Boehringer Ingelheim is one of the leading biotech companies in Europe and has consolidated this position in the last three years by constructing and opening a new biopharmaceutical plant at Biberach in Germany and now the expansion of their facility in Austria to double its previous capacity.
The Vienna facility is for the manufacture of therapeutically active proteins, plasmid DNA (pDNA) and single chain antibodies. The expansion of the Vienna facility has required a total investment of more than €80 million. It is the company’s largest single investment at its Austrian subsidiary and will create 200 new and highly qualified jobs in the Vienna region.
In 2004 the biopharmaceutical business achieved the highest growth rate, increasing net sales by 40%. In the last five years, sales in this area have more than tripled from €127 million in 1999 to €392 million in 2004. The expansion was planned in late 2003, construction started in early 2004 and the expansion was completed and inaugurated in April 2005.
About 10,000m² of the Vienna plant is dedicated to biopharmaceutical production with a workforce of around 350 people. Fermentation processes can be optimised in various fermenters from 1L to 30L. Recovery and purifications are performed using state-of-the-art extraction, refolding, chromatography and filtration systems.
The facility has two independent fermentation plants with up to five fermenters. These range in size from 30L to 6,000L, giving a fermentation working volume on site of around 6,000L. In the extraction unit the tanks range in size up to 3,600L, providing flexibility to handle large-scale requirements during downstream processing. This facility also includes an explosion-proof area to handle processes using organic solvents.
The purification plant consists of five separate purification suites, varying in size from 24m² to 280m². Several units can be cooled, allowing downstream processing at 2°C to 8°C. The doubling of capacity in Vienna now enables the use of two 6,000L fermenters for biopharmaceutical production.
Lorenz Consult was the architect, designer and planner for the new expansion at the Vienna site. M+W Zander were the engineers and project managers for the project and were able to fully coordinate the construction of the new biopharmaceutical manufacturing capacity in Vienna. BIA Separations d.o.o., Slovenia, have contributed new technology to the production process for pDNA utilising state-of-the-art technology.
The process employs high cell-density fermentation achieving high titres of up to 1g pDNA per litre, followed by a powerful downstream separation process utilising Convection Interaction Media (CIM) technology to produce pDNA of greater than 99% purity with very low levels of endotoxin and genomic DNA. The use of CIM technology during downstream processing eradicates the need for precipitation or extraction of the pDNA using toxic organic solvents or animal-derived enzymes. In addition, analytical methods have been developed for both in-process control and drug substance release that can detect all forms of DNA and potential impurities, thus ensuring the safety and quality of the product.
Boehringer Ingelheim developed the CIM Technology in conjunction with BIA Separations and will now offer the technology as a Contract Manufacturing Organisation (CMO) service to customers worldwide. The company has established itself as the leading industry participant currently capable of producing pDNA on a large scale, and at current Good Manufacturing Practice (cGMP) compliant levels. With gene therapy set to produce the next generation of blockbuster drugs, Boehringer Ingelheim is ideally positioned as the CMO for the production of these drugs for therapeutic purposes.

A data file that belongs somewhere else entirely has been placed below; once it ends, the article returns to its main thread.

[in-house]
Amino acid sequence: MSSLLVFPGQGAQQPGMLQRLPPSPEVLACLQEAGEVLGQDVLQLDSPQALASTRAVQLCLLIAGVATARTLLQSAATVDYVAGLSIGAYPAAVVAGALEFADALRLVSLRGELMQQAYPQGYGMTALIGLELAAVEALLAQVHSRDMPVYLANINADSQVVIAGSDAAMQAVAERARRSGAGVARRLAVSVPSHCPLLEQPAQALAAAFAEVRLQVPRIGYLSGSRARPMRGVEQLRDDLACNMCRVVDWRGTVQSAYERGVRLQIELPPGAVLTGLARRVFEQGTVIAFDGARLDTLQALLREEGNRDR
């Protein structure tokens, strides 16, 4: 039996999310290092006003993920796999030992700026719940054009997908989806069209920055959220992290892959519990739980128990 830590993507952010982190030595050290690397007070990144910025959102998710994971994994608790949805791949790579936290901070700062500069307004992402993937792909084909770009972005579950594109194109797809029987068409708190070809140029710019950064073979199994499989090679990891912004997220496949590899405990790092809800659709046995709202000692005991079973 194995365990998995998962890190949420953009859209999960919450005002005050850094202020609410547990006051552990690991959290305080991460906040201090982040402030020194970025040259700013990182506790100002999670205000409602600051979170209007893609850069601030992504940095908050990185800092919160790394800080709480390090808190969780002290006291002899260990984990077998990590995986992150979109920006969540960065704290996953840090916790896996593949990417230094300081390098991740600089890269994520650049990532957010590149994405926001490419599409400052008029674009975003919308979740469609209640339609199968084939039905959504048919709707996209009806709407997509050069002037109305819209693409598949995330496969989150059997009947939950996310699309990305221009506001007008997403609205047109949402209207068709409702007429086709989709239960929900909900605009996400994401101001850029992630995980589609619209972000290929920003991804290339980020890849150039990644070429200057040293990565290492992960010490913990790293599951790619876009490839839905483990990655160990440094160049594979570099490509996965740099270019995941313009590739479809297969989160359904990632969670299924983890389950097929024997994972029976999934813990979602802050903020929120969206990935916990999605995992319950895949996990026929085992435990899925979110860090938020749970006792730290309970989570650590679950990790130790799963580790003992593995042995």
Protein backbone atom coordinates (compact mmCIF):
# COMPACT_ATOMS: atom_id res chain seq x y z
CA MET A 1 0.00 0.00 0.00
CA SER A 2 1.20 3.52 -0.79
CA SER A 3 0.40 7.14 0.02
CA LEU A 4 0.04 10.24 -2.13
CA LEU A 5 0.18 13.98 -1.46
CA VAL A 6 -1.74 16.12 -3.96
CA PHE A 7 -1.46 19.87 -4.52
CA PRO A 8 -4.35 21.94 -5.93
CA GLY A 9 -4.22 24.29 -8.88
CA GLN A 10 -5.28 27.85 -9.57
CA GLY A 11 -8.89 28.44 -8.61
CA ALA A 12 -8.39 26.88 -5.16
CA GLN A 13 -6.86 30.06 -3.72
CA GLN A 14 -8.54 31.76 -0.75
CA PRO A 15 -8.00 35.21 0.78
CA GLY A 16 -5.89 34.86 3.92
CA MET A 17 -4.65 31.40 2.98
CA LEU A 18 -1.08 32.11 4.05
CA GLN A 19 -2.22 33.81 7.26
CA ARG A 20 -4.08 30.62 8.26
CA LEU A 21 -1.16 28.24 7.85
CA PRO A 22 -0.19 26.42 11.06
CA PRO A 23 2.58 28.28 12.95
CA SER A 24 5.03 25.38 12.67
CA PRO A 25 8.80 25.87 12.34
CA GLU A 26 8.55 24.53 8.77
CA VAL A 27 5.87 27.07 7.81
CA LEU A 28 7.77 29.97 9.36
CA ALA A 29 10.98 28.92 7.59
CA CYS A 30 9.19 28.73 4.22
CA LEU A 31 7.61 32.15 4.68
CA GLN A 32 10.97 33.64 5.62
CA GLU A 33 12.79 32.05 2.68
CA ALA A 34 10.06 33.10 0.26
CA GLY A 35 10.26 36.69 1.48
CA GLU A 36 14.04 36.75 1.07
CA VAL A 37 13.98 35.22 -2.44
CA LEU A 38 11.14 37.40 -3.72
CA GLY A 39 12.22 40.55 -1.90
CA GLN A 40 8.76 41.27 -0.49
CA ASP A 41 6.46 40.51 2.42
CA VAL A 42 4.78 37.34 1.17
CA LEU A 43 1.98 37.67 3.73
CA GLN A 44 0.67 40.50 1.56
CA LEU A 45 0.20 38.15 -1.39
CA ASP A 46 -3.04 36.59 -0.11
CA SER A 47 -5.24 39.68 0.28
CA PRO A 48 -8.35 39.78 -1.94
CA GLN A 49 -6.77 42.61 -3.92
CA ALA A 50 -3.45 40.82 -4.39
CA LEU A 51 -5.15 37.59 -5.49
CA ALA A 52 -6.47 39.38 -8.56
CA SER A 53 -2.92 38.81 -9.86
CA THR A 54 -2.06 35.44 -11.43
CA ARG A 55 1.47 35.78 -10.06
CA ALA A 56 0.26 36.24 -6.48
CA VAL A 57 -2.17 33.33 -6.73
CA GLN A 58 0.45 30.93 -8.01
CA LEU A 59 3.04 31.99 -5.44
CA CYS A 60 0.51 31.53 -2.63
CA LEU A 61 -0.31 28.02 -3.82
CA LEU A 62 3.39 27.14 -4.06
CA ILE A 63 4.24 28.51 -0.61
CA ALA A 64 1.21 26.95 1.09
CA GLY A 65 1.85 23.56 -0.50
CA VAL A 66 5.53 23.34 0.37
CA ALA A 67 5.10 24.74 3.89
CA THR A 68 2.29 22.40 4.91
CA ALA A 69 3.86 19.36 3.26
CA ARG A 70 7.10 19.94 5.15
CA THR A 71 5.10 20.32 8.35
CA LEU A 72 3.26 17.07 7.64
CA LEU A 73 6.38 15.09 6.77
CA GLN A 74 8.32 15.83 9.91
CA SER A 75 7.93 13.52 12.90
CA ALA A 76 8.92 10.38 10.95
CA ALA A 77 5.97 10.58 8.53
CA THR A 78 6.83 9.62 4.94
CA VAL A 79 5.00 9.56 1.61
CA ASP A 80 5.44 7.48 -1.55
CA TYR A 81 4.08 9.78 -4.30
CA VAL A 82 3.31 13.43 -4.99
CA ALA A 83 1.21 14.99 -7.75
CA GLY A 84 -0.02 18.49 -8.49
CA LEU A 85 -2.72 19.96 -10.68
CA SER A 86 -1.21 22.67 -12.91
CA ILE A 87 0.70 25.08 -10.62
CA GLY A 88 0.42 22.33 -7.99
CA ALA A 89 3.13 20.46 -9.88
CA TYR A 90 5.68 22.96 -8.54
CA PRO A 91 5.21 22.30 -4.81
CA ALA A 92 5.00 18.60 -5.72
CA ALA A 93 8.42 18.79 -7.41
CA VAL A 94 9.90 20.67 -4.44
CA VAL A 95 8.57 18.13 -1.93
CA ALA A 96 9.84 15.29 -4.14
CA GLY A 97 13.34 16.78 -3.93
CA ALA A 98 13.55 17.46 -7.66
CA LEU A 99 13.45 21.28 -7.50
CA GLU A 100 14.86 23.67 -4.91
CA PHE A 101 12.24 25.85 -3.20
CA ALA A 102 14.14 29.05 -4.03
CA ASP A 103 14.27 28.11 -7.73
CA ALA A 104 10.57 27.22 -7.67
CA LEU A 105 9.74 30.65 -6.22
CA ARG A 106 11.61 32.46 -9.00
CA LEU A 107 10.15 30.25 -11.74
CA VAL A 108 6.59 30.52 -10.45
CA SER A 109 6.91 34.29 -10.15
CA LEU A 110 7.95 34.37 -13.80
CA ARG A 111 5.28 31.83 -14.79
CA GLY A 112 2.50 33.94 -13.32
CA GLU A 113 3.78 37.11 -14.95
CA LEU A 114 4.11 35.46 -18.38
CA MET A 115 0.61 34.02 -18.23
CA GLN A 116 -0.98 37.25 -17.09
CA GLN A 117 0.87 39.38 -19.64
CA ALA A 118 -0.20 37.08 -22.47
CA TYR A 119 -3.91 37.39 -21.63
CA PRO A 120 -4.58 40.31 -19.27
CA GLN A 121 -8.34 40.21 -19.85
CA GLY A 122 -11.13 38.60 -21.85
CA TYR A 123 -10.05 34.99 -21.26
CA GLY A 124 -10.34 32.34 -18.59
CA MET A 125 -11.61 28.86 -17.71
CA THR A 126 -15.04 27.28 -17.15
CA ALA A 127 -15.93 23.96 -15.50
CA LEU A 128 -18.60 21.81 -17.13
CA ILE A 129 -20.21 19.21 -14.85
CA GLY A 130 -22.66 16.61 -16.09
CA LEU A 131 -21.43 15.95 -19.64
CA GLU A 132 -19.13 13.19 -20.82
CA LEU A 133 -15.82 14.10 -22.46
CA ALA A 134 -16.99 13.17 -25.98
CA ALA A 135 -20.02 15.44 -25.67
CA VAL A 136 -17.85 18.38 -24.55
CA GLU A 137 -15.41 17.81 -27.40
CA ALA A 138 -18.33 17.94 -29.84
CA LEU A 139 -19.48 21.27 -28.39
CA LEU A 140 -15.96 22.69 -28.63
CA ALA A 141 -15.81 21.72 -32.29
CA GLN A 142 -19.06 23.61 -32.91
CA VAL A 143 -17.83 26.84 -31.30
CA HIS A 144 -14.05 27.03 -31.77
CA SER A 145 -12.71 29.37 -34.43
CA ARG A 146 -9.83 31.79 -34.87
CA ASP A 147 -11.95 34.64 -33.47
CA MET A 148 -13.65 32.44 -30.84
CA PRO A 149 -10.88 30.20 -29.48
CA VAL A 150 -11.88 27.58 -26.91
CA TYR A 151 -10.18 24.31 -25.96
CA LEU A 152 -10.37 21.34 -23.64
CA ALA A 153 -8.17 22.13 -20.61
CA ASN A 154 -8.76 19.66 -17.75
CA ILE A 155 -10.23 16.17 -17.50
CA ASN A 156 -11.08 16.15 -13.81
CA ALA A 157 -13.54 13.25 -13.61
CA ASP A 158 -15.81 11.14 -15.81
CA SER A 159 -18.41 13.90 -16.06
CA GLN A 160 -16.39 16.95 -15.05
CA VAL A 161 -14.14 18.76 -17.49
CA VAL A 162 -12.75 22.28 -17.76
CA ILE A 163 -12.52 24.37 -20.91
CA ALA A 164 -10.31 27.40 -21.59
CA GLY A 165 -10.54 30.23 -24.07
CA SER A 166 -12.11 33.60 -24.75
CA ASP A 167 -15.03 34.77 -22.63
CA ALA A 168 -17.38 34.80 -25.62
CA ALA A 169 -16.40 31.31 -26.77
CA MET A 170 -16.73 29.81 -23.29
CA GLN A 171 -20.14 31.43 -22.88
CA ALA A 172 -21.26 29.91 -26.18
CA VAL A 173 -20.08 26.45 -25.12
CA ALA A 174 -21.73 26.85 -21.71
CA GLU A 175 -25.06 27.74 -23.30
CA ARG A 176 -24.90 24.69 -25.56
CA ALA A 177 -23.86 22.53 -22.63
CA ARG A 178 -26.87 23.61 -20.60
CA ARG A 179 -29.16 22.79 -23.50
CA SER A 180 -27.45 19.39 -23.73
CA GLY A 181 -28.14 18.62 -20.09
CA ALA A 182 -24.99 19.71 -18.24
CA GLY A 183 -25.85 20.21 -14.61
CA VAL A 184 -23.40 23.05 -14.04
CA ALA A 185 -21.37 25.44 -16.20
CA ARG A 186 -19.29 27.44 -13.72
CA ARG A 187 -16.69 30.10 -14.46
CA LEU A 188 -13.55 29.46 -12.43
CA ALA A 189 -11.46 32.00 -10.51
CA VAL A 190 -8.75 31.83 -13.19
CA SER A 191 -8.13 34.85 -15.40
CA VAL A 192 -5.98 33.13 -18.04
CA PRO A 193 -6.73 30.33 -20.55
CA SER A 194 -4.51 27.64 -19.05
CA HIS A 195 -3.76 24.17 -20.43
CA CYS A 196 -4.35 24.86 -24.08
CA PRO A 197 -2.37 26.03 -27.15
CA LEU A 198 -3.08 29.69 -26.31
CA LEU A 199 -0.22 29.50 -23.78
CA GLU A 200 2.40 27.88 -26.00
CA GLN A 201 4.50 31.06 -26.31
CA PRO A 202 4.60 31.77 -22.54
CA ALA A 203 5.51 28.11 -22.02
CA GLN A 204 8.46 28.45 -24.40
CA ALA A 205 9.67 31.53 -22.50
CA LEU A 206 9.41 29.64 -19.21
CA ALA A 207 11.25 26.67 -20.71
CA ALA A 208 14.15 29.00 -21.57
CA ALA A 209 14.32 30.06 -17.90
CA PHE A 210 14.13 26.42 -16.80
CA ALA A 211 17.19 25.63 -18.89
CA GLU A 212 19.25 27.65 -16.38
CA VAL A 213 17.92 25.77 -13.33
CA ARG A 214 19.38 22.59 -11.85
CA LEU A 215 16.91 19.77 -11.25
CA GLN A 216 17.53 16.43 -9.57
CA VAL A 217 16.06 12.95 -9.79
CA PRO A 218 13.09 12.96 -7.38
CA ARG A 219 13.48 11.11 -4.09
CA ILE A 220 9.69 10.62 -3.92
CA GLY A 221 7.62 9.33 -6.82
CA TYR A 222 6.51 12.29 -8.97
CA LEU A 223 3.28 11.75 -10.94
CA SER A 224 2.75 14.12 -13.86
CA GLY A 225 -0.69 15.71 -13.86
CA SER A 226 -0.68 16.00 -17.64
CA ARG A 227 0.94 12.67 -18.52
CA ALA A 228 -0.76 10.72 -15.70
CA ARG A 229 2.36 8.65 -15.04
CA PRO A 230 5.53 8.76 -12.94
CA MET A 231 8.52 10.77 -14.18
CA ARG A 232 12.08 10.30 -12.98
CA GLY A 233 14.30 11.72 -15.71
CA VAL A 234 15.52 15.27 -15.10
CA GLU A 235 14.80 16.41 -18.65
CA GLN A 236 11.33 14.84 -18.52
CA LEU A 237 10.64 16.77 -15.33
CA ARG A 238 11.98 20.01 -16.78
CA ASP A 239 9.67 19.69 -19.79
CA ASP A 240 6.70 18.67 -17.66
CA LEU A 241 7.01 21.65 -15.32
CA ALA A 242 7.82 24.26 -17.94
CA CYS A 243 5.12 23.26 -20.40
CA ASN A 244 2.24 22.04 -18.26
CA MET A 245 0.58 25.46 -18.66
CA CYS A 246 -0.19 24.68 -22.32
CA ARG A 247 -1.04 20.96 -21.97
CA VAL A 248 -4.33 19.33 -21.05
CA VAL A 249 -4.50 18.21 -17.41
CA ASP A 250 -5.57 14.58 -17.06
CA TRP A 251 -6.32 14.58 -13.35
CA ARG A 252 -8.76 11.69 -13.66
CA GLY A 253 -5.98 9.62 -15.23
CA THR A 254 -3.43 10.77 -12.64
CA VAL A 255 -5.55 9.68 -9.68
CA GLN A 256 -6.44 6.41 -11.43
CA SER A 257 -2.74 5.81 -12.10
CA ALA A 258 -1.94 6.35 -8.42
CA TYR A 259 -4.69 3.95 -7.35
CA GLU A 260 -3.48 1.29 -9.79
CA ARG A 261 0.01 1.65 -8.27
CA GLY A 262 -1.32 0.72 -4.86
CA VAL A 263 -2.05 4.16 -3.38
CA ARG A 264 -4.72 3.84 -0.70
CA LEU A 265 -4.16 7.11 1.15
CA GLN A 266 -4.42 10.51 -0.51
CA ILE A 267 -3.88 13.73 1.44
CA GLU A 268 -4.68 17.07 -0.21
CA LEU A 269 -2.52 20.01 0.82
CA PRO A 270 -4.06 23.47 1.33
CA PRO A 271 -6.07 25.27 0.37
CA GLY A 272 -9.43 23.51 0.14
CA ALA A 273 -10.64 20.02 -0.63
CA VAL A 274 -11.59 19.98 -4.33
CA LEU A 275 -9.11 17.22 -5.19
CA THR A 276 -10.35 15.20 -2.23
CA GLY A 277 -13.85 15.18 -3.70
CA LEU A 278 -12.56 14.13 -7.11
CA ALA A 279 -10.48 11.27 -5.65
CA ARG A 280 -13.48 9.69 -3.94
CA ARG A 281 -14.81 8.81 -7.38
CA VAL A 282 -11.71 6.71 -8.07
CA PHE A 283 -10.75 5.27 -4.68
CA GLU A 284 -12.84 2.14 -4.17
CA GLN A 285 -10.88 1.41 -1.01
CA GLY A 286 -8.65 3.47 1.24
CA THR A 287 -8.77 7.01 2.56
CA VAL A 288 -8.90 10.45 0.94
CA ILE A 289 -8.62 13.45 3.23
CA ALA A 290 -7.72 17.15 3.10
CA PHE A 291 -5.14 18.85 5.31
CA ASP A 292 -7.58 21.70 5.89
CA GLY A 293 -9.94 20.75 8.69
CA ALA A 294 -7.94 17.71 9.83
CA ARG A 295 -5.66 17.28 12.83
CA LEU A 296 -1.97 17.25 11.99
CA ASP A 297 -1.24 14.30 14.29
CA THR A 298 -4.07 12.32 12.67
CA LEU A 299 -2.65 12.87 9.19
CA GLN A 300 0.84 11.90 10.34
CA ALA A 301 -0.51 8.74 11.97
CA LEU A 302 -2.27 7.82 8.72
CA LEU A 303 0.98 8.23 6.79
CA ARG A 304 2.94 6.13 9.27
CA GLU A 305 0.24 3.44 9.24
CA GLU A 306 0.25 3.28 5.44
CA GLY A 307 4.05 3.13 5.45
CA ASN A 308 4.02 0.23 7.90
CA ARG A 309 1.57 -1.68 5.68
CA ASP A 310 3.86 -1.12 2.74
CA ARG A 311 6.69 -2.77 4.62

BIA Separations is the only worldwide manufacturer of short monolithic columns optimised to meet the research and production needs of the biotechnology industry. CIM are the first monoliths used for the industrial-scale purification of proteins, DNAs and virus particles.
CIM tube monolithic columns are large-scale forms of CIM supports intended for laboratory, semi-industrial, and industrial scale purification and bioconversion. A tube geometry optimised for radial flow of the mobile phase is an advantageous and efficient scale-up strategy designed for powerful biochromatographic separations.
The tube geometry assures a reproducible and uniform flow profile through the monolith due to the flow-unaffected hydrodynamic characteristics of monoliths. The thickness of the tube does not influence or decrease the separation power of the column despite an increase in the linear velocity from the outer part of the tube toward the inner part. The design of the housing forces the liquid to flow in a radial direction.
The mobile phase entering the tube monolithic column is directed into a helical groove drilled inside the body of the housing, which distributes the mobile phase over the entire outer surface of the monolith. The construction of the helical groove is such, that the mobile phase is forced through the porous monolithic annulus and into the hollow centre of the tube. This central hole collects the mobile phase from the outer surface of the CIM tube. The actual separation process takes place at the point where the sample flows through the wall.
The CIM tube monolithic columns have a low dead volume, excellent sample distribution and simple handling and can be easily connected to any LC/HPLC system by using suitable connectors.
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